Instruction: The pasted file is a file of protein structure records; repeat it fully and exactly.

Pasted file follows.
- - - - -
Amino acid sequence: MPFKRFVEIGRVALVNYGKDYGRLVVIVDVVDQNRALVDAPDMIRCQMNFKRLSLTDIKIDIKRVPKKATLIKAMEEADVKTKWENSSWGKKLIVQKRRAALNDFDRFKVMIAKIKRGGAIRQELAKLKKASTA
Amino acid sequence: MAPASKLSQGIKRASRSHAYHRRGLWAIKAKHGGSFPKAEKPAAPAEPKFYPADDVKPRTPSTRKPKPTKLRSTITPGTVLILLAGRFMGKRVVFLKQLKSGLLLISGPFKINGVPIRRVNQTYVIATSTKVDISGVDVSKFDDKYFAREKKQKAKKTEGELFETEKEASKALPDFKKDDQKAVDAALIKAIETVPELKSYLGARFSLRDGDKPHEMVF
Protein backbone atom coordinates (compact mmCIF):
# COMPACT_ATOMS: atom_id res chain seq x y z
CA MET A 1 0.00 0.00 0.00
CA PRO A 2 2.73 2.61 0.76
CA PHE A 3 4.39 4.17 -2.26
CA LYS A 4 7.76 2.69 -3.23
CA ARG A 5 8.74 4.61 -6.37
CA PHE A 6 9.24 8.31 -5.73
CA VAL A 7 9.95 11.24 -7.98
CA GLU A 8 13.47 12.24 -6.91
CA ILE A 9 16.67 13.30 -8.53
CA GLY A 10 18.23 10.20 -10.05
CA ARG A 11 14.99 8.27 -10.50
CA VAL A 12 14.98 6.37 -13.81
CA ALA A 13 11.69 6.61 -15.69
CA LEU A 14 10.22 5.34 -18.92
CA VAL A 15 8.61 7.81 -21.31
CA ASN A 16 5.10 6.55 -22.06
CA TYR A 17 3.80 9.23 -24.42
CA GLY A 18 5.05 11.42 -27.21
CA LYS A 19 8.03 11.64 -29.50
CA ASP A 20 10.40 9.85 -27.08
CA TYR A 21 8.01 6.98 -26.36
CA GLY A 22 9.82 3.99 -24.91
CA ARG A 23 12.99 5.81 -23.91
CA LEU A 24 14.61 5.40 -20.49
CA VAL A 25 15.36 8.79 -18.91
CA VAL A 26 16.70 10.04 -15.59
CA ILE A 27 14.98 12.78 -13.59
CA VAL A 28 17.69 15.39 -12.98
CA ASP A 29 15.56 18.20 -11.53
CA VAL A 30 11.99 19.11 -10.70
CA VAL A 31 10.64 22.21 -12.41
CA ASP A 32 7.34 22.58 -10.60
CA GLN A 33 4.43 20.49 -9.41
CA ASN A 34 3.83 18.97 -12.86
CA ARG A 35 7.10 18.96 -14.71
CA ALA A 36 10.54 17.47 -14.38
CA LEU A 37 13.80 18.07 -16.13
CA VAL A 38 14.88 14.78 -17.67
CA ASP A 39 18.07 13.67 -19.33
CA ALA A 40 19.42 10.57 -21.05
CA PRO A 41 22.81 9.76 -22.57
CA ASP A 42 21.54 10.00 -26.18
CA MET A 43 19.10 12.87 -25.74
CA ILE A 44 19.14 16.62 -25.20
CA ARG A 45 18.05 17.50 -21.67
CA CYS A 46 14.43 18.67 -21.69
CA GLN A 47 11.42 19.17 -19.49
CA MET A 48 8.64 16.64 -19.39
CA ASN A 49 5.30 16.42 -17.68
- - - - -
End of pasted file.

Amino acid sequence: MPFKRFVEIGRVALVNYGKDYGRLVVIVDVVDQNRALVDAPDMIRCQMNFKRLSLTDIKIDIKRVPKKATLIKAMEEADVKTKWENSSWGKKLIVQKRRAALNDFDRFKVMIAKIKRGGAIRQELAKLKKASTA
Amino acid sequence: MAPASKLSQGIKRASRSHAYHRRGLWAIKAKHGGSFPKAEKPAAPAEPKFYPADDVKPRTPSTRKPKPTKLRSTITPGTVLILLAGRFMGKRVVFLKQLKSGLLLISGPFKINGVPIRRVNQTYVIATSTKVDISGVDVSKFDDKYFAREKKQKAKKTEGELFETEKEASKALPDFKKDDQKAVDAALIKAIETVPELKSYLGARFSLRDGDKPHEMVF
Protein backbone atom coordinates (compact mmCIF):
# COMPACT_ATOMS: atom_id res chain seq x y z
CA MET A 1 0.00 0.00 0.00
CA PRO A 2 2.73 2.61 0.76
CA PHE A 3 4.39 4.17 -2.26
CA LYS A 4 7.76 2.69 -3.23
CA ARG A 5 8.74 4.61 -6.37
CA PHE A 6 9.24 8.31 -5.73
CA VAL A 7 9.95 11.24 -7.98
CA GLU A 8 13.47 12.24 -6.91
CA ILE A 9 16.67 13.30 -8.53
CA GLY A 10 18.23 10.20 -10.05
CA ARG A 11 14.99 8.27 -10.50
CA VAL A 12 14.98 6.37 -13.81
CA ALA A 13 11.69 6.61 -15.69
CA LEU A 14 10.22 5.34 -18.92
CA VAL A 15 8.61 7.81 -21.31
CA ASN A 16 5.10 6.55 -22.06
CA TYR A 17 3.80 9.23 -24.42
CA GLY A 18 5.05 11.42 -27.21
CA LYS A 19 8.03 11.64 -29.50
CA ASP A 20 10.40 9.85 -27.08
CA TYR A 21 8.01 6.98 -26.36
CA GLY A 22 9.82 3.99 -24.91
CA ARG A 23 12.99 5.81 -23.91
CA LEU A 24 14.61 5.40 -20.49
CA VAL A 25 15.36 8.79 -18.91
CA VAL A 26 16.70 10.04 -15.59
CA ILE A 27 14.98 12.78 -13.59
CA VAL A 28 17.69 15.39 -12.98
CA ASP A 29 15.56 18.20 -11.53
CA VAL A 30 11.99 19.11 -10.70
CA VAL A 31 10.64 22.21 -12.41
CA ASP A 32 7.34 22.58 -10.60
CA GLN A 33 4.43 20.49 -9.41
CA ASN A 34 3.83 18.97 -12.86
CA ARG A 35 7.10 18.96 -14.71
CA ALA A 36 10.54 17.47 -14.38
CA LEU A 37 13.80 18.07 -16.13
CA VAL A 38 14.88 14.78 -17.67
CA ASP A 39 18.07 13.67 -19.33
CA ALA A 40 19.42 10.57 -21.05
CA PRO A 41 22.81 9.76 -22.57
CA ASP A 42 21.54 10.00 -26.18
CA MET A 43 19.10 12.87 -25.74
CA ILE A 44 19.14 16.62 -25.20
CA ARG A 45 18.05 17.50 -21.67
CA CYS A 46 14.43 18.67 -21.69
CA GLN A 47 11.42 19.17 -19.49
CA MET A 48 8.64 16.64 -19.39
CA ASN A 49 5.30 16.42 -17.68